"In the course of a season, you are going to have a couple of tough games, tough weeks and even a tough month," said White Sox right fielder Jermaine Dye. "We just had a tough month, but you take the good with the bad, and the bad with the good."
Ask most people close to the White Sox about the "bad" from this past month, and they would point to an inconsistent offense. Truth be told, the White Sox haven't exactly featured explosive firepower even during the best of times in 2005, but they seemed to find enough clutch run production to post the American League's best record.
Up until this most recent four-game set in Texas, the hitting was neither clutch nor very prevalent in August. Chicago's regular starting nine, including the recently activated Scott Podsednik, hit a combined .248 during August.
They knocked out a combined 64 extra-base hits, but walked just 44 times and finished with 143 strikeouts. Their total of 91 runs scored over 27 games, without factoring in contributions from the bench players, put extra pressure on the stellar White Sox staff.
"That's what made us successful early on. We were consistent," said center fielder Aaron Rowand. "We didn't score a ton of runs, but we scored four or five runs per night. We didn't do it this last month.
"We didn't get the job done, and that's all there is to it," Rowand added.
Rowand drove in 16 runs during August, second only to Paul Konerko's total of 17, with Konerko also leading the way with nine home runs. Podsednik, battling a strained left adductor muscle, hit .211 with seven runs scored, while Joe Crede had one of the roughest periods of his career, with a .103 mark (6-for-58), and his one home run serving as his only RBI.
This team's success is not predicated on big offensive numbers. But the White Sox hitters know August's dog days have to lead to a big finish for the team to reach its goals.
"No scoreboard watching," Dye said. "[We'll] just do what we know we are capable of doing."
Change of pace: Following his first Major League victory during the second game of Tuesday's doubleheader, Brandon McCarthy was presented with a signed lineup card and the traditional beer shower from fellow starters Mark Buehrle and Jon Garland.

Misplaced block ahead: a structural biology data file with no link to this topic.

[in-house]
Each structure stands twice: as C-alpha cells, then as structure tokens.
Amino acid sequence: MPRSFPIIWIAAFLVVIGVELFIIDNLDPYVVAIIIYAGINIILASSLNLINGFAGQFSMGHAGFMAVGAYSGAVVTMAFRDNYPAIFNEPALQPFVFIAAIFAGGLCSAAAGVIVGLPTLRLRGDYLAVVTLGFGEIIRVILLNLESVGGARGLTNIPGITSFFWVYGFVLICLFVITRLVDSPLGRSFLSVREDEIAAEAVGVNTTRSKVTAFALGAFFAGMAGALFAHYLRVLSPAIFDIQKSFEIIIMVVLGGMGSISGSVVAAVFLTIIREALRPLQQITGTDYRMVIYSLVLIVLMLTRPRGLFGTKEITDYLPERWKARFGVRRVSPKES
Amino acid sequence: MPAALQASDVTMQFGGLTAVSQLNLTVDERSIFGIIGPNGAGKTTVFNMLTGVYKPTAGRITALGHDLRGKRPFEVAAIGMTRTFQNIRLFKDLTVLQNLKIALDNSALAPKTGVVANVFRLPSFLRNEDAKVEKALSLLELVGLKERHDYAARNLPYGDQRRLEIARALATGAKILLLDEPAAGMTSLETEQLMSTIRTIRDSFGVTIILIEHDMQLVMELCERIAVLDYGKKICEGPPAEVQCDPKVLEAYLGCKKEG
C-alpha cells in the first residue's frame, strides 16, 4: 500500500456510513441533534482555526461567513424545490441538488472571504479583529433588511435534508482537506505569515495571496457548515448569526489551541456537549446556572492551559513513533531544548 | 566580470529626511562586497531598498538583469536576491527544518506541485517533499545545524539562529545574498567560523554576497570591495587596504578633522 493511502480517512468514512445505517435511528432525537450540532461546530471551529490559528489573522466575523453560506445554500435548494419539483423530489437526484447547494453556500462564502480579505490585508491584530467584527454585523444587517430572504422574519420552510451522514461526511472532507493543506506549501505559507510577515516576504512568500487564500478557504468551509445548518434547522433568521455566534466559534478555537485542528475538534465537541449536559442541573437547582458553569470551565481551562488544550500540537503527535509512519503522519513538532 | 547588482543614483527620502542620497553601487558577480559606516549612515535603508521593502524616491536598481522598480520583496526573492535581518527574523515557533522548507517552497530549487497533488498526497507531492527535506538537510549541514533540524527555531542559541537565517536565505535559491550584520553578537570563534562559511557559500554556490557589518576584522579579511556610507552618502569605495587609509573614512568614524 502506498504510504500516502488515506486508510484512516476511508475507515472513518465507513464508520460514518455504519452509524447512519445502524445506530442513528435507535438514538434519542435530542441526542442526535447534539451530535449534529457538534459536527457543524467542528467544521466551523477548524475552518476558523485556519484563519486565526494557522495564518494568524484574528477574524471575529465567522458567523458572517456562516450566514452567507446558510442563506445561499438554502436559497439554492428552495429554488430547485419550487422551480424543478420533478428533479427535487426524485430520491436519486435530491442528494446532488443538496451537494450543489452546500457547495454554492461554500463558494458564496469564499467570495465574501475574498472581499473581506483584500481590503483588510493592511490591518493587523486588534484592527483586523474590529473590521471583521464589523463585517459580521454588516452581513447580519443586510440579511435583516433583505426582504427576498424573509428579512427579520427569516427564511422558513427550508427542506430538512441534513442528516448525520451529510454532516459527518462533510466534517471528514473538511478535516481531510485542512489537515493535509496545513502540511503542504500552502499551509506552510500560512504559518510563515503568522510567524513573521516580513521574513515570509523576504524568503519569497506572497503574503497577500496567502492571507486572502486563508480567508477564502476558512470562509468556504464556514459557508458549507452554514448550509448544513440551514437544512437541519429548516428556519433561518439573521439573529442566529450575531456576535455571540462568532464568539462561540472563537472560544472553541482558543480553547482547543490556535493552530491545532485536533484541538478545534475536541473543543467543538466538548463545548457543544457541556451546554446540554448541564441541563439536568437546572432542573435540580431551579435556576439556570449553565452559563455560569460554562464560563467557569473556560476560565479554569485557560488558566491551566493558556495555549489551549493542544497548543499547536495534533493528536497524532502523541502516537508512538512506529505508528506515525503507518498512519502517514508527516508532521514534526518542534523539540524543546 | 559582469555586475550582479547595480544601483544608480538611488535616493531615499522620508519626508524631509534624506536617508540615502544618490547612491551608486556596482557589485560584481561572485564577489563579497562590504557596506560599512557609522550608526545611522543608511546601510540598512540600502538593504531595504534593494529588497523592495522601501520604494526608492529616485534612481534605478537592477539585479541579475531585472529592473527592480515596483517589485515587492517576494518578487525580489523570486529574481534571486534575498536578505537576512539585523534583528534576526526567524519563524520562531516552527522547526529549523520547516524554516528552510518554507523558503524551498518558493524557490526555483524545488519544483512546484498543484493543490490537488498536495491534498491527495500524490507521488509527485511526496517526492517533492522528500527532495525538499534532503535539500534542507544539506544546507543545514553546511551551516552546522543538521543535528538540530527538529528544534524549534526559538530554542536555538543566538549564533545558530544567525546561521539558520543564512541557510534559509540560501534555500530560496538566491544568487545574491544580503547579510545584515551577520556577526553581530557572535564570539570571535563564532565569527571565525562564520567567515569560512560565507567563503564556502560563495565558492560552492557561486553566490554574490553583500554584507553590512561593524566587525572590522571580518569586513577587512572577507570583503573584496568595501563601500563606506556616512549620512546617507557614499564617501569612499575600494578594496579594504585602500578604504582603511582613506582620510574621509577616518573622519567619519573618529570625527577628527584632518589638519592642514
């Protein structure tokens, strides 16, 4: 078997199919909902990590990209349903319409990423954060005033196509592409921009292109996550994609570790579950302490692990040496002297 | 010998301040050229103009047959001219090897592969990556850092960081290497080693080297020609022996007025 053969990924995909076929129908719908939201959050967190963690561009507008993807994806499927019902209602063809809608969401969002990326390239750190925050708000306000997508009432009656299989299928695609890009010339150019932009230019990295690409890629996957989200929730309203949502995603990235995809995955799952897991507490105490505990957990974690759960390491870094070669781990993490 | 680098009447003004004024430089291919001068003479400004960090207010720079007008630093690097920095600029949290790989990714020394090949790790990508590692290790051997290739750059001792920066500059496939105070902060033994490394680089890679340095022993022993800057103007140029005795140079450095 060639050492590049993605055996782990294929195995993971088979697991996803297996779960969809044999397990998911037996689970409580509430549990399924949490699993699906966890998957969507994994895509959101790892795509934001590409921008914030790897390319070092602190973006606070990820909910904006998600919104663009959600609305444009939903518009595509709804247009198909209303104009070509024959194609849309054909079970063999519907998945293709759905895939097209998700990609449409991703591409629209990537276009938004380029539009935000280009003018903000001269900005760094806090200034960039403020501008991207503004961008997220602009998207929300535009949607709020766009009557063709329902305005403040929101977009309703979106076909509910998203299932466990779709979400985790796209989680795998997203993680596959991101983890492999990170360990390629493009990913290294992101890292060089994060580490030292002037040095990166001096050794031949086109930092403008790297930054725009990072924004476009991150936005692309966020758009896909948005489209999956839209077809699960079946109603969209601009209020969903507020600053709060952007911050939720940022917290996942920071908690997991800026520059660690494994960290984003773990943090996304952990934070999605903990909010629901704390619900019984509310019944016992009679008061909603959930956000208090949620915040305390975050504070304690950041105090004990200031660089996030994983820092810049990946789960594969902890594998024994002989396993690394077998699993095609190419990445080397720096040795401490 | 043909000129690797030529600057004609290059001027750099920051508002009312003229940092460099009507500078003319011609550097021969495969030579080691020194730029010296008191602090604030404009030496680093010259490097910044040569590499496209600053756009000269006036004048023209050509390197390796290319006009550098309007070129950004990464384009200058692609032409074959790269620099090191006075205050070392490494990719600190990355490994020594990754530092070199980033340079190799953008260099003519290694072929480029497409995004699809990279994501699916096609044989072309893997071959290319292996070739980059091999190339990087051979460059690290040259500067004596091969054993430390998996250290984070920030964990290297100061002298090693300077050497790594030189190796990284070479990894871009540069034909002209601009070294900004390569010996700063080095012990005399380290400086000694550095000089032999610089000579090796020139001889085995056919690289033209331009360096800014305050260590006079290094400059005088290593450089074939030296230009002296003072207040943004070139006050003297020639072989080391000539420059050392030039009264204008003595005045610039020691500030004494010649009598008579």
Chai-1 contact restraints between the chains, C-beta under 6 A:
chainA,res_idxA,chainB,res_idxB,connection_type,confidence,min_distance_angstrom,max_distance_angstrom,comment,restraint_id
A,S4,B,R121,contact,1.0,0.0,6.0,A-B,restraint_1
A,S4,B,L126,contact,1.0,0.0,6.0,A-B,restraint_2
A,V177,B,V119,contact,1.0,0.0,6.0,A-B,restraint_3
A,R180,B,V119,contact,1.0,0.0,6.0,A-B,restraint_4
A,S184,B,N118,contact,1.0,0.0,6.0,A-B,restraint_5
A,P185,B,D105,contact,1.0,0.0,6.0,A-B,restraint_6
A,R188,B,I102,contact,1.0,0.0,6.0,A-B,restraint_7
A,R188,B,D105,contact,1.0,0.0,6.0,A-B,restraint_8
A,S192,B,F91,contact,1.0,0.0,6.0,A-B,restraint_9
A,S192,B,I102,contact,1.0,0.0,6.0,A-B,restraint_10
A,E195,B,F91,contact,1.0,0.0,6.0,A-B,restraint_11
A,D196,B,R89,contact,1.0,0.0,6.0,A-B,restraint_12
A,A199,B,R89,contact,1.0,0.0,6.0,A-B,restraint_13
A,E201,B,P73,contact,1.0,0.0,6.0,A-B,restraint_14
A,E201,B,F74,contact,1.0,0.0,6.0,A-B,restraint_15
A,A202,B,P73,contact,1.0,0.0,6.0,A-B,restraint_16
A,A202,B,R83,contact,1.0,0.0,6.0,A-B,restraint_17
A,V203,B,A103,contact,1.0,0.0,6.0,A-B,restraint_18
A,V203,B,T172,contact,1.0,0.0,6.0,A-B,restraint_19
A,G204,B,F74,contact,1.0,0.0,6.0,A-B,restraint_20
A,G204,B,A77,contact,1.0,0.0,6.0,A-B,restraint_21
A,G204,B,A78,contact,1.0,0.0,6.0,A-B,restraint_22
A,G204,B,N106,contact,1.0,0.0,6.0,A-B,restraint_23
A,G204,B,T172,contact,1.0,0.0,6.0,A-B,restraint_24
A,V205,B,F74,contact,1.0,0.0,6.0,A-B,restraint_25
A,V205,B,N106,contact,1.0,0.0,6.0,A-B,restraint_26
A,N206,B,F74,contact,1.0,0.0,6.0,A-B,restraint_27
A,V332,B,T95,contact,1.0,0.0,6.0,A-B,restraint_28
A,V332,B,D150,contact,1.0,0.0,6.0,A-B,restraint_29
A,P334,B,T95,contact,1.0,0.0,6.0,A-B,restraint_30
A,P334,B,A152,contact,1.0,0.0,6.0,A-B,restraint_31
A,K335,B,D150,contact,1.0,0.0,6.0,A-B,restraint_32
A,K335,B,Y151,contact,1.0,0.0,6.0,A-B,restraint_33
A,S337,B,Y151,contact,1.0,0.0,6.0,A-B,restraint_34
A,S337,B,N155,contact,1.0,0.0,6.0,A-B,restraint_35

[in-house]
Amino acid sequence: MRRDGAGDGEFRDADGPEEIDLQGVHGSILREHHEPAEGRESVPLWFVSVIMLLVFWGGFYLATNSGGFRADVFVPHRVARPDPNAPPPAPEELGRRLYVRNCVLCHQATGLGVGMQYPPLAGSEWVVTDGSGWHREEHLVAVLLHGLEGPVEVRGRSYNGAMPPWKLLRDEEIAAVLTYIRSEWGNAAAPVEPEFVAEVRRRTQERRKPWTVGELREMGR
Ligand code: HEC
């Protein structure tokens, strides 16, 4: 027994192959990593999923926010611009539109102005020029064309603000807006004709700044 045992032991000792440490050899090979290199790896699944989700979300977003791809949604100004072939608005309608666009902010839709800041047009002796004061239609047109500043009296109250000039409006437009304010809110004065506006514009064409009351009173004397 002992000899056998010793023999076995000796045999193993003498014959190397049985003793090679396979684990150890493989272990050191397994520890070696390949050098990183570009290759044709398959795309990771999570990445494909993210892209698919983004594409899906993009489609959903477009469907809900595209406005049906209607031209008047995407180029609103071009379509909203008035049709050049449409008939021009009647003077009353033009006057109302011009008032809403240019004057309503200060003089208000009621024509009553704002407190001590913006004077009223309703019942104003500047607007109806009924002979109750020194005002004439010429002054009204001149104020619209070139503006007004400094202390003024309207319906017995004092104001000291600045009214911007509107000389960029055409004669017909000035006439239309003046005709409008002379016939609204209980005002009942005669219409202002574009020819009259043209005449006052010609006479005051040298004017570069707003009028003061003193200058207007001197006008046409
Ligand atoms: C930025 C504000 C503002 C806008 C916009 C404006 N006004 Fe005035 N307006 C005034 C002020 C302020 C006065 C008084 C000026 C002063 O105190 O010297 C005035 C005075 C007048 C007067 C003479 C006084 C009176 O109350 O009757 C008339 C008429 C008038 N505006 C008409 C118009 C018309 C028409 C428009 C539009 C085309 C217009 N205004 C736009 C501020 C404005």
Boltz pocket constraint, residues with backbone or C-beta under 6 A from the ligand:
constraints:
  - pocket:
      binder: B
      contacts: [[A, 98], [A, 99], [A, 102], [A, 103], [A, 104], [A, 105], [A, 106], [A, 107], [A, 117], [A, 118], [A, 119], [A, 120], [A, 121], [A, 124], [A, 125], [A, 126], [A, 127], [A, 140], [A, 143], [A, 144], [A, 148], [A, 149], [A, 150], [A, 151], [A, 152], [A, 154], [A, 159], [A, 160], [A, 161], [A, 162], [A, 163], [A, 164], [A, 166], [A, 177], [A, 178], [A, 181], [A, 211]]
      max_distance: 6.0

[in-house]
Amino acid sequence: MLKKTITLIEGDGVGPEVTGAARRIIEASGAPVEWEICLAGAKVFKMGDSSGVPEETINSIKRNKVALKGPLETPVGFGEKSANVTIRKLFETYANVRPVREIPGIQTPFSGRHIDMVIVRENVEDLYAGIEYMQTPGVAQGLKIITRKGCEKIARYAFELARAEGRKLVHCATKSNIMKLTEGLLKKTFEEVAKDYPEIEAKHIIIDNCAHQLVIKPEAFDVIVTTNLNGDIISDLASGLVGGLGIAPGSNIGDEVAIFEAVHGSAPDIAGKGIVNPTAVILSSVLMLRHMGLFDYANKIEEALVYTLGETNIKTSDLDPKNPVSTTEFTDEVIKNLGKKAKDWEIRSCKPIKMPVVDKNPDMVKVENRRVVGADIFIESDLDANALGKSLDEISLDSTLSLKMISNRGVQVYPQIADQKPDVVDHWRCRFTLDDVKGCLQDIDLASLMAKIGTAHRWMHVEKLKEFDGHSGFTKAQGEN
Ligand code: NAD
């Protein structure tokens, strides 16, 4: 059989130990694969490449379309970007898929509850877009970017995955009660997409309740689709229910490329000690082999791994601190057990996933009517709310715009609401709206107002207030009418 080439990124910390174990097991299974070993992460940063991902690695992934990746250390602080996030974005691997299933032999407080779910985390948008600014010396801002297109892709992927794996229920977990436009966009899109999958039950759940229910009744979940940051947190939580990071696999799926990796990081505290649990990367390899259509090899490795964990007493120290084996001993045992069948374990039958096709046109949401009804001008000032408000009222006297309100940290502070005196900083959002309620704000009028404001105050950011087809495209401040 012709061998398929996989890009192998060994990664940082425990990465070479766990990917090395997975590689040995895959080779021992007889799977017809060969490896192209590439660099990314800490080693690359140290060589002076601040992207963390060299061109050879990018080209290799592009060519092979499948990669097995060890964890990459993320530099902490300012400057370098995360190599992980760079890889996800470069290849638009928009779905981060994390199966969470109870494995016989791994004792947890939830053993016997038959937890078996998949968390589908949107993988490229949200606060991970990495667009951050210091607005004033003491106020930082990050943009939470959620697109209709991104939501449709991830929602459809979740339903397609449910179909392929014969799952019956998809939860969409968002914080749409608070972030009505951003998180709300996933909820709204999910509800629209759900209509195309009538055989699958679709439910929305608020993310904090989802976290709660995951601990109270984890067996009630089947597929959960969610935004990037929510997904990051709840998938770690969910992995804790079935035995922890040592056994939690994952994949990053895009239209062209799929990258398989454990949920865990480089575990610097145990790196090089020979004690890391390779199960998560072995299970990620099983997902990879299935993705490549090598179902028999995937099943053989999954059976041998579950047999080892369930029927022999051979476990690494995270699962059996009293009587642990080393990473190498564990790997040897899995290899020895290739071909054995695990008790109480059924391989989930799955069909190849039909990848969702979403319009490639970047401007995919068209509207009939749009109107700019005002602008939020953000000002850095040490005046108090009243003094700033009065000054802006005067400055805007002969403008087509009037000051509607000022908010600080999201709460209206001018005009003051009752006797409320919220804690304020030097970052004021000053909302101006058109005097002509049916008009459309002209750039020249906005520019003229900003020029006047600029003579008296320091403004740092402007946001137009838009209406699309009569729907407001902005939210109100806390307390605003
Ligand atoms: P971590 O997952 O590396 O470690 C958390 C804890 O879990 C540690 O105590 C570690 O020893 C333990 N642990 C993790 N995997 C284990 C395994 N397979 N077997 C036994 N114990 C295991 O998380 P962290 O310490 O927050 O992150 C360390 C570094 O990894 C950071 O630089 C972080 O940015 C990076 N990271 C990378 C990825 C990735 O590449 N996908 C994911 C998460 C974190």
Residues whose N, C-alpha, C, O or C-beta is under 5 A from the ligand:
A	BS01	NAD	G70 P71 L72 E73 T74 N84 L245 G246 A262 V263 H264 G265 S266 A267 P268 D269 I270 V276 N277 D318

"It was probably the best feeling ever," McCarthy said. "It was refreshing because it was hot as [heck]."
Also refreshing for McCarthy and the White Sox was his solid use of the changeup. McCarthy estimated throwing 30 or 40 changes, which were 30 or 40 more than he threw during his last start against Texas in late May. McCarthy realizes that featuring his changeup is essential to his success, as he is unable to rely on blowing 90-mph fastballs by the opposing hitters.
The 22 year old joked that if he had Bobby Jenks' stuff, he wouldn't have to worry about the change. But a more complete repertoire, along with his delivery coming over the top, could make McCarthy an important weapon during the season's final weeks.
"I could tell the difference when before if I threw a fastball, it was getting fouled off hard or getting hit," said McCarthy, who credits Juan Nieves, the pitching coach for Triple-A Charlotte, in facilitating the change. "Now, it gets fouled off straight back. I was throwing right.
"But I need to throw the changeup early [and] often. [I need to] get it over and establish it. Once I do that, the pace of the game picks up, and we can work the others in."
Quick healer? Crede can't make any guarantees in terms of his return to the active roster on Sept. 10, when he is eligible to come off the 15-day disabled list. But Crede is hopeful that extensive daily treatment will help the fracture at the tip of the middle finger on his right hand heal enough to where he can once again contribute in the field and at the plate.
"I hope so, but I can't predict the future," Crede said. "It's still swollen, and it's still pretty tender.
"It's something where I'm receiving treatment every day, all day long, and we are doing the most we can for it. All you can do is sit back and wait for the swelling to go down and the feeling to come back in the finger."
New arrivals: The White Sox plan on adding catcher Raul Casanova, first baseman Ross Gload and left-handed reliever David Sanders from Charlotte when rosters officially expand to 40 on Thursday. Switch-hitting outfielder Joe Borchard, outfielder Brian Anderson and right-handed reliever Jeff Bajenaru will join the team on Tuesday, Sept. 6.
Anderson and Bajenaru were both reassigned to Charlotte earlier this week and have to stay down for 10 days or until the respective Minor League season ends before returning to the Majors. The Knights' 2005 campaign closes out on Monday.
A space will have to be made for either Casanova or Sanders on the 40-man roster, with the White Sox currently sitting at 39. It appears that both catcher/third baseman Jamie Burke and reliever Jon Adkins were passed over as reserves for the stretch drive.
Down on the farm: Casey Rogowski and Jerry Owens were both named to the Southern League postseason All-Star team. Rogowski has a .289 average with eight home runs, 71 RBIs and 18 stolen bases for Double-A Birmingham, while Owens is hitting .337 with 52 RBIs, 95 runs scored and a team-high 34 stolen bases.
Leo Daigle knocked out three hits and drove in his 106th run as part of Class A Winston-Salem's 10-5 loss to Kinston. Noah Hall drove in two, giving him 88 RBIs, while Robert Valido picked up stolen base No. 42.
Coming soon: Jose Contreras (9-7, 4.07 ERA) will try on Thursday to improve on his 5-2 record and 3.72 ERA since the All-Star break when he opens the White Sox four-game home series against Detroit. Right-hander Sean Douglass (5-2, 5.58 ERA) will oppose Contreras.